What is a Strategic Environmental Assessment (SEA)?

Strategic Environmental Assessment (SEA) is a systematic decision support process, aiming to ensure that environmental and possibly other sustainability aspects are considered effectively in policy, plan and program making. It is the process by which environmental considerations are required to be fully integrated into the preparation of plans and programmes prior to their final adoption. The objectives of SEA are to provide for a high level of protection of the environment and to promote sustainable development.

In this context, a SEA may be seen as:

  • a structured, rigorous, participative, open and transparent Environmental Impact Assessment (EIA) based process, applied particularly to plans and programmes, prepared by public planning authorities and at times private bodies,
  • a participative, open and transparent, possibly non-EIA-based process, applied in a more flexible manner to policies, prepared by public planning authorities and at times private bodies,
  • a flexible non-EIA based process, applied to legislative proposals and other policies, plans and programmes in political/cabinet decision-making.

Effective SEA works within a structured and tiered decision framework, aiming to support more effective and efficient decision-making for sustainable development and improved governance by providing for a substantive focus regarding questions, issues and alternatives to be considered in policy, plan and programme (PPP) making.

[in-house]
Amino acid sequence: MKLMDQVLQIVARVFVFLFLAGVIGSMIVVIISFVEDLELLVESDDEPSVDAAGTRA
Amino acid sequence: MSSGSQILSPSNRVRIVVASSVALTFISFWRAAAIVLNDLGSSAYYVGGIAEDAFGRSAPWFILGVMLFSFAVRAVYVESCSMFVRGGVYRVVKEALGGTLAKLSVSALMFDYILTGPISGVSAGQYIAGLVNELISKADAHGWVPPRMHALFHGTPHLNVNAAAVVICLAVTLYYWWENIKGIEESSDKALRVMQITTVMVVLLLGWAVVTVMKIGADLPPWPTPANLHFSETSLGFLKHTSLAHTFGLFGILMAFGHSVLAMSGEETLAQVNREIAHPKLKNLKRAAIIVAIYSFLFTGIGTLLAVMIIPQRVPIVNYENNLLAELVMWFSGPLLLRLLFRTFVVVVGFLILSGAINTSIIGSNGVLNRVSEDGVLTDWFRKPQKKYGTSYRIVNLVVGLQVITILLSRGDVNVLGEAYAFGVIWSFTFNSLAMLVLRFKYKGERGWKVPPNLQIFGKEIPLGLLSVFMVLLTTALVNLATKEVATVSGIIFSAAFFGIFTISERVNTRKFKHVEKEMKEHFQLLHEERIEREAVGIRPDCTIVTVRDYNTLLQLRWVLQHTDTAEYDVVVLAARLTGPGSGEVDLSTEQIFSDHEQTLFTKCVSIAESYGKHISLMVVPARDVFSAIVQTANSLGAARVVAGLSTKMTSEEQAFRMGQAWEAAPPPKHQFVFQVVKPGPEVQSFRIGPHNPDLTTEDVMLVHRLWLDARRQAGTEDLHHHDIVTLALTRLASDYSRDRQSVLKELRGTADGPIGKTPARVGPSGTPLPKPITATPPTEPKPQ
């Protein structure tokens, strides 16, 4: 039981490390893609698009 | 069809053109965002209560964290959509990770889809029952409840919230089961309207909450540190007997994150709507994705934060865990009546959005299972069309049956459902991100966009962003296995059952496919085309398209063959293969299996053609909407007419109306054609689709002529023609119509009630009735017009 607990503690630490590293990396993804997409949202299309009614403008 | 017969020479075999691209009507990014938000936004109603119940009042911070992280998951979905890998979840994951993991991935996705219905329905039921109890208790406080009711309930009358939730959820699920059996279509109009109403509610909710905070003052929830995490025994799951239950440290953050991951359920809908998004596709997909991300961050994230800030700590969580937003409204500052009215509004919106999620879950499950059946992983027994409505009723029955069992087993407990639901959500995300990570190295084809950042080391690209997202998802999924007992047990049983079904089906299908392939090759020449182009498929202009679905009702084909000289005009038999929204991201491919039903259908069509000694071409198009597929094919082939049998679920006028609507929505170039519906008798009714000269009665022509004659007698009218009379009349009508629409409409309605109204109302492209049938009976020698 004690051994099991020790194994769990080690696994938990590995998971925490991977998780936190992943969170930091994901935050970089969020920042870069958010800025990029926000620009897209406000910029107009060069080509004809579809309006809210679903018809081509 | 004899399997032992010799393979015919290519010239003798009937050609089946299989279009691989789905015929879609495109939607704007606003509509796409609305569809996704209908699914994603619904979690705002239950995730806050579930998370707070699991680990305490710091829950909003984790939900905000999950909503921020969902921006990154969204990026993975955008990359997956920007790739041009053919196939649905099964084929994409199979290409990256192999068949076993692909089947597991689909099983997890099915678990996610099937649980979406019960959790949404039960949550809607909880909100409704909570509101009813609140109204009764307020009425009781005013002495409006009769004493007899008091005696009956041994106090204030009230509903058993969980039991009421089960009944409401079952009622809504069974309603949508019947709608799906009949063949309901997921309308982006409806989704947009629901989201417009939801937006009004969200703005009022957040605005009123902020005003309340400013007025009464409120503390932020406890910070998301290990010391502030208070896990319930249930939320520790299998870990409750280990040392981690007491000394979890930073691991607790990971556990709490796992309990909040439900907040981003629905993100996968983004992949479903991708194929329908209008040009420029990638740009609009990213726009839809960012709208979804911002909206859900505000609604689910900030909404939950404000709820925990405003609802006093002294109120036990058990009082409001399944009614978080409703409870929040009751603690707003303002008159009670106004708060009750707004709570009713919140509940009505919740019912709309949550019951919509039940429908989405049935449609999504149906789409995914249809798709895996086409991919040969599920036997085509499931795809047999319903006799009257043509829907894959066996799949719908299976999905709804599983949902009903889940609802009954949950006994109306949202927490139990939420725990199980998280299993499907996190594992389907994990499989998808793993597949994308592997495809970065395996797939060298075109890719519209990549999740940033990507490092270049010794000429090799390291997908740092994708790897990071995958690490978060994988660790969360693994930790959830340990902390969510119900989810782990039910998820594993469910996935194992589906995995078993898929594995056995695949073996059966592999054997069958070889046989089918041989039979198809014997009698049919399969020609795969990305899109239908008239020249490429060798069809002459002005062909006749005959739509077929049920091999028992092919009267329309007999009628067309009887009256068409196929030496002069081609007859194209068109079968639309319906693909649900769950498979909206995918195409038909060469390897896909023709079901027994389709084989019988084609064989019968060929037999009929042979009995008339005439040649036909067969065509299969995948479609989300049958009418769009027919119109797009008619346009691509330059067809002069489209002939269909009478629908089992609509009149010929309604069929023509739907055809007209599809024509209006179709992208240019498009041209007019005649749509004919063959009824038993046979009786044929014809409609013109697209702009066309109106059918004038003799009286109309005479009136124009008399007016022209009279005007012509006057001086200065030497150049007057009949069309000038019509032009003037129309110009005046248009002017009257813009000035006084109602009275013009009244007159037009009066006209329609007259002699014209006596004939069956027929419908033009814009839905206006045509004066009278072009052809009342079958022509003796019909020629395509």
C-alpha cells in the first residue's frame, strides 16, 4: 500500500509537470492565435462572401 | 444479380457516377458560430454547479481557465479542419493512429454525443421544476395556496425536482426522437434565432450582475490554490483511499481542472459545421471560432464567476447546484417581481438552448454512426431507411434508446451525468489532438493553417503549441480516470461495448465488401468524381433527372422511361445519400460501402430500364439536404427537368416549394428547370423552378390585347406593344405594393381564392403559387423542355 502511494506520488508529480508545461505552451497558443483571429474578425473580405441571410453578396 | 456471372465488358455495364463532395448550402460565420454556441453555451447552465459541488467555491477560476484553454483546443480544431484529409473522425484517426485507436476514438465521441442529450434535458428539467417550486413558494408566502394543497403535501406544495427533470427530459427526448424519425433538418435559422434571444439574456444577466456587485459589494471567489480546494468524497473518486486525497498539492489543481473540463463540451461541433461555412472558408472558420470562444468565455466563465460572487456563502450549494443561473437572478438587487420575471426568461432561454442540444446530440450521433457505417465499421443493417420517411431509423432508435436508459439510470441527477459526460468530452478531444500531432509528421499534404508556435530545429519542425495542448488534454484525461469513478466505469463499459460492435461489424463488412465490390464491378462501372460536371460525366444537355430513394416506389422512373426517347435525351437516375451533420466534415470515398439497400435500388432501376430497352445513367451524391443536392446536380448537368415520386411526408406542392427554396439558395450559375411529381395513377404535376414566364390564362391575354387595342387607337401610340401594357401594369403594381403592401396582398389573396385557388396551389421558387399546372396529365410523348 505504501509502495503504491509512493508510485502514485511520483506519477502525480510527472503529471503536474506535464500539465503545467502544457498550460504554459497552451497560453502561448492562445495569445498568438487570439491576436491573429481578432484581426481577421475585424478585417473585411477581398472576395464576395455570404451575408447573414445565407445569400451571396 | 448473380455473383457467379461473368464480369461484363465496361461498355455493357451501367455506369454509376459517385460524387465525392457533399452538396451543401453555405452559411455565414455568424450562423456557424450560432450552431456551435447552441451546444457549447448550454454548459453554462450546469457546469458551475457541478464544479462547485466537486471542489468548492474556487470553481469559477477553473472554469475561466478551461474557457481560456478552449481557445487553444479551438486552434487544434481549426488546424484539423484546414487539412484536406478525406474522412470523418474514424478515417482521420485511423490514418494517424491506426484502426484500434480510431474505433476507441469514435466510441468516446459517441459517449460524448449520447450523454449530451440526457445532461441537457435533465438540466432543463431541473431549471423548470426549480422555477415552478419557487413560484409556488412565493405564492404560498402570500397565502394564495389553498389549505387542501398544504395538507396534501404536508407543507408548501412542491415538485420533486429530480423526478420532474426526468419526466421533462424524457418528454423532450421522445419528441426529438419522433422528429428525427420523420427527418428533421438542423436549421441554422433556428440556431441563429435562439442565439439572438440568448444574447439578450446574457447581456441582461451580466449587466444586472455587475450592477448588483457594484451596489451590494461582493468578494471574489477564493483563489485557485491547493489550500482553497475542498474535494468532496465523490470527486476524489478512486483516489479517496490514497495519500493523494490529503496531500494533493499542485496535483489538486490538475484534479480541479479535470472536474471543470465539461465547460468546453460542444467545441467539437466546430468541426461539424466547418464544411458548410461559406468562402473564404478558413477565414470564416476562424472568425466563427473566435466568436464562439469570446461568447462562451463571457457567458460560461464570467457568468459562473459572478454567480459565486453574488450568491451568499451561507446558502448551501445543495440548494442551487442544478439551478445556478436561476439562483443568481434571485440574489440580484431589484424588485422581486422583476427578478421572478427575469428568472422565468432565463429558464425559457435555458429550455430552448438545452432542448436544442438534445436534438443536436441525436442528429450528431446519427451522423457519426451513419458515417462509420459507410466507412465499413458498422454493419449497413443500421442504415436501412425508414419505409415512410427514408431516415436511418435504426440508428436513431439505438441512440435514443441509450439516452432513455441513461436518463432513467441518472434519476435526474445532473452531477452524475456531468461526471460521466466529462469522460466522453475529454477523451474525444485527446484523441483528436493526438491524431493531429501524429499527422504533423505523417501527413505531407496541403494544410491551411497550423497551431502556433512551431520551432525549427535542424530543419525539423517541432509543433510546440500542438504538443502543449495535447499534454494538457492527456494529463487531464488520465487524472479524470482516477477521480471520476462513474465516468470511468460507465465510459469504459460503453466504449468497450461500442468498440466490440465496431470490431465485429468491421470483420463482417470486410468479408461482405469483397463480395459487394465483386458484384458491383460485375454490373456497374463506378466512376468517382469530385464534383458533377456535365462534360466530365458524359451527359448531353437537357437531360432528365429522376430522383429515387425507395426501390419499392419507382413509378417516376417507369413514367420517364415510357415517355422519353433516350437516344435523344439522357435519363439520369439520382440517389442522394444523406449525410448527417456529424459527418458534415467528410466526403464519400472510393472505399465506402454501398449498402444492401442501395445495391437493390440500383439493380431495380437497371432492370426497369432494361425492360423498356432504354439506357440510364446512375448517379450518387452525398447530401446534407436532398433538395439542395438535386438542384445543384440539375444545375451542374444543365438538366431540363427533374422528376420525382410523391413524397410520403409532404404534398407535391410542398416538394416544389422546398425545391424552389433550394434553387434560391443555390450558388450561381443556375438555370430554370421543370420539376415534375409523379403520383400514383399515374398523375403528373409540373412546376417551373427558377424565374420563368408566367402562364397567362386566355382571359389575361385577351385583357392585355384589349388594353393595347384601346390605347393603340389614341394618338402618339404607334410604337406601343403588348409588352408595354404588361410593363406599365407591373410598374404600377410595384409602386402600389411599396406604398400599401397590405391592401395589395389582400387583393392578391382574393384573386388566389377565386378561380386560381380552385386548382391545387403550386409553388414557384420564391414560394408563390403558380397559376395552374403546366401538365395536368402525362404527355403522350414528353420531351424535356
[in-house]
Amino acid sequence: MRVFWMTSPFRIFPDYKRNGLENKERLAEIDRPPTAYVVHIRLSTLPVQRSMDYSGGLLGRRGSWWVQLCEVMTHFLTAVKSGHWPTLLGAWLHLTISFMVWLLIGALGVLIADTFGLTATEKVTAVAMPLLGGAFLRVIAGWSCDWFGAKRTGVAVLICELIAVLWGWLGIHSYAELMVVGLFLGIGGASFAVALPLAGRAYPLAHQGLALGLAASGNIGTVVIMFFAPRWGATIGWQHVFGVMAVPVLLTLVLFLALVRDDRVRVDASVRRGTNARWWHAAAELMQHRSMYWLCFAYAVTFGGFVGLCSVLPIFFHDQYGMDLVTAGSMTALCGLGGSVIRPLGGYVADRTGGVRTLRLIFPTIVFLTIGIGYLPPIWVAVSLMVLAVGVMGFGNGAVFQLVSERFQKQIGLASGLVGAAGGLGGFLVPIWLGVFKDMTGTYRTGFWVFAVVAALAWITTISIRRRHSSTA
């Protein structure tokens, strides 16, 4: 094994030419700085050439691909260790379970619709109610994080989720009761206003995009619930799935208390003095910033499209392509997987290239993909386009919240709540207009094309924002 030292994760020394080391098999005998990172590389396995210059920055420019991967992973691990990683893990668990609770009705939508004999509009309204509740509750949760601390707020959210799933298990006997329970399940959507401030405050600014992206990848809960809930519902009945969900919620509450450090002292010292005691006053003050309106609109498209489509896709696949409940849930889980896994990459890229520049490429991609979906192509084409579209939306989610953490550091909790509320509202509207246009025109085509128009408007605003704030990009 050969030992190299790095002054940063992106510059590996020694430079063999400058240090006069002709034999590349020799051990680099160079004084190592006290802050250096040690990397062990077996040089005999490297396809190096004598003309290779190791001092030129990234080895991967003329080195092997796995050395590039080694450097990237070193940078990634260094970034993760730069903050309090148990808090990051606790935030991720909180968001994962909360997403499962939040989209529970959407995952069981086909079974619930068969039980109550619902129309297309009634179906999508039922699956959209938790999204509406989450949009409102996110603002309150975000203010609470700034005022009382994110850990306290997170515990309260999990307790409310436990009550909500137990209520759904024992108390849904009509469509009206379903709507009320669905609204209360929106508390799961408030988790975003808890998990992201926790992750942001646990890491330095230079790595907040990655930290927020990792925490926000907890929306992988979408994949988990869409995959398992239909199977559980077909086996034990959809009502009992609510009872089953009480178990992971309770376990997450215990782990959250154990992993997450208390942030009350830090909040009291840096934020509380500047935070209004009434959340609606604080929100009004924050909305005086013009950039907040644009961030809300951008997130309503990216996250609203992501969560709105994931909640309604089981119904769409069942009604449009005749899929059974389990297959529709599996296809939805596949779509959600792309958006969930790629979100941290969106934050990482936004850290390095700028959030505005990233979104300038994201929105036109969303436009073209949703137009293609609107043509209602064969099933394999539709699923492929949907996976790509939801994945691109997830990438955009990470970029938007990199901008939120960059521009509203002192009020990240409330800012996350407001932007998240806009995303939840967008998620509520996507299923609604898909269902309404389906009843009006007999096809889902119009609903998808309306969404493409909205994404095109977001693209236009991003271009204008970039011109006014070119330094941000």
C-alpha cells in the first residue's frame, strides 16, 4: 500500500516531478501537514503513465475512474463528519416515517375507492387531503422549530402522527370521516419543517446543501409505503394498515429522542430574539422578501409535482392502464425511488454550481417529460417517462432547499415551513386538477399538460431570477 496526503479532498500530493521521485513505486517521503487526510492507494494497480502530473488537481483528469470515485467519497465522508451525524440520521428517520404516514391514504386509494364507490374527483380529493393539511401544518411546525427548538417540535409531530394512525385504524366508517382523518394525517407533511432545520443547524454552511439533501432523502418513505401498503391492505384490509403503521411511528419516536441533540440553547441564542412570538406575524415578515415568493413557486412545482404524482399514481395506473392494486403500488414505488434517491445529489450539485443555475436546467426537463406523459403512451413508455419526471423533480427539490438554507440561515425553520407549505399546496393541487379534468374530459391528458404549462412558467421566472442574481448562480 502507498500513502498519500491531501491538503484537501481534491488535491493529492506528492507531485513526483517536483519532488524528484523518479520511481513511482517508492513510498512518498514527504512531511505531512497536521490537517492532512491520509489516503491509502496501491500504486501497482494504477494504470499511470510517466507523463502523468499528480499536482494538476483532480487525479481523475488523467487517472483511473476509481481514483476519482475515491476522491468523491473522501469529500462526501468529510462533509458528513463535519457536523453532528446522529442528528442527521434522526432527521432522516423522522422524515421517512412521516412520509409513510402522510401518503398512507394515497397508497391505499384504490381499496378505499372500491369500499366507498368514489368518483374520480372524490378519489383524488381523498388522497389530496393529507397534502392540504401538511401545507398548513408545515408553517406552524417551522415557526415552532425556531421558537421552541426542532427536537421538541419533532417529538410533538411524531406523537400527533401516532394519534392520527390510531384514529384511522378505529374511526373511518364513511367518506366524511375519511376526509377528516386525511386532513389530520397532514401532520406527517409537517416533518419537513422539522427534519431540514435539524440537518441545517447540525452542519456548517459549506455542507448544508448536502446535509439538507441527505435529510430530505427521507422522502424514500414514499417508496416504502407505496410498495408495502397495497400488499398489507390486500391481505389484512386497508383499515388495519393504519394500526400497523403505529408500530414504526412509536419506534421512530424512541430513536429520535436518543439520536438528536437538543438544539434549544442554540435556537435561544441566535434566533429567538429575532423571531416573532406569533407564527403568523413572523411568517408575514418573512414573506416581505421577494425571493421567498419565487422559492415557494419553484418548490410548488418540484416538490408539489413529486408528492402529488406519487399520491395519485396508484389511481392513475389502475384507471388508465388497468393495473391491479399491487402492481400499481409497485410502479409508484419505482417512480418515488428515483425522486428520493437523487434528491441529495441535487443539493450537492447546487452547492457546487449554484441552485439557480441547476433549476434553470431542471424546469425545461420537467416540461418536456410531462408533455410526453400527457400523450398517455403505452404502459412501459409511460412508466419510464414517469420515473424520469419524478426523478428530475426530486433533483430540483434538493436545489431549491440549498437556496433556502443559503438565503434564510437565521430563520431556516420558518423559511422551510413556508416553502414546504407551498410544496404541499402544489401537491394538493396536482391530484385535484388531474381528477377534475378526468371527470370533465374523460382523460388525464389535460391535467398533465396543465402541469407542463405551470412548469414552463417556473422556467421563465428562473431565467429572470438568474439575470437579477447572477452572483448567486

SEA is a legally enforced assessment procedure required by Directive 2001/42/EC (known as the SEA Directive). The SEA Directive aims at introducing systematic assessment of the environmental effects of strategic land use related plans and programs. It typically applies to regional and local, development, waste and transport plans, within the European Union. Some plans, such as finance and budget plans or civil defence plans are exempt from the SEA Directive, it also only applies to plans that are required by law, which excludes national government’s plans and programs, as their plans are ‘voluntary’, whereas local and regional governments are usually required to prepare theirs.

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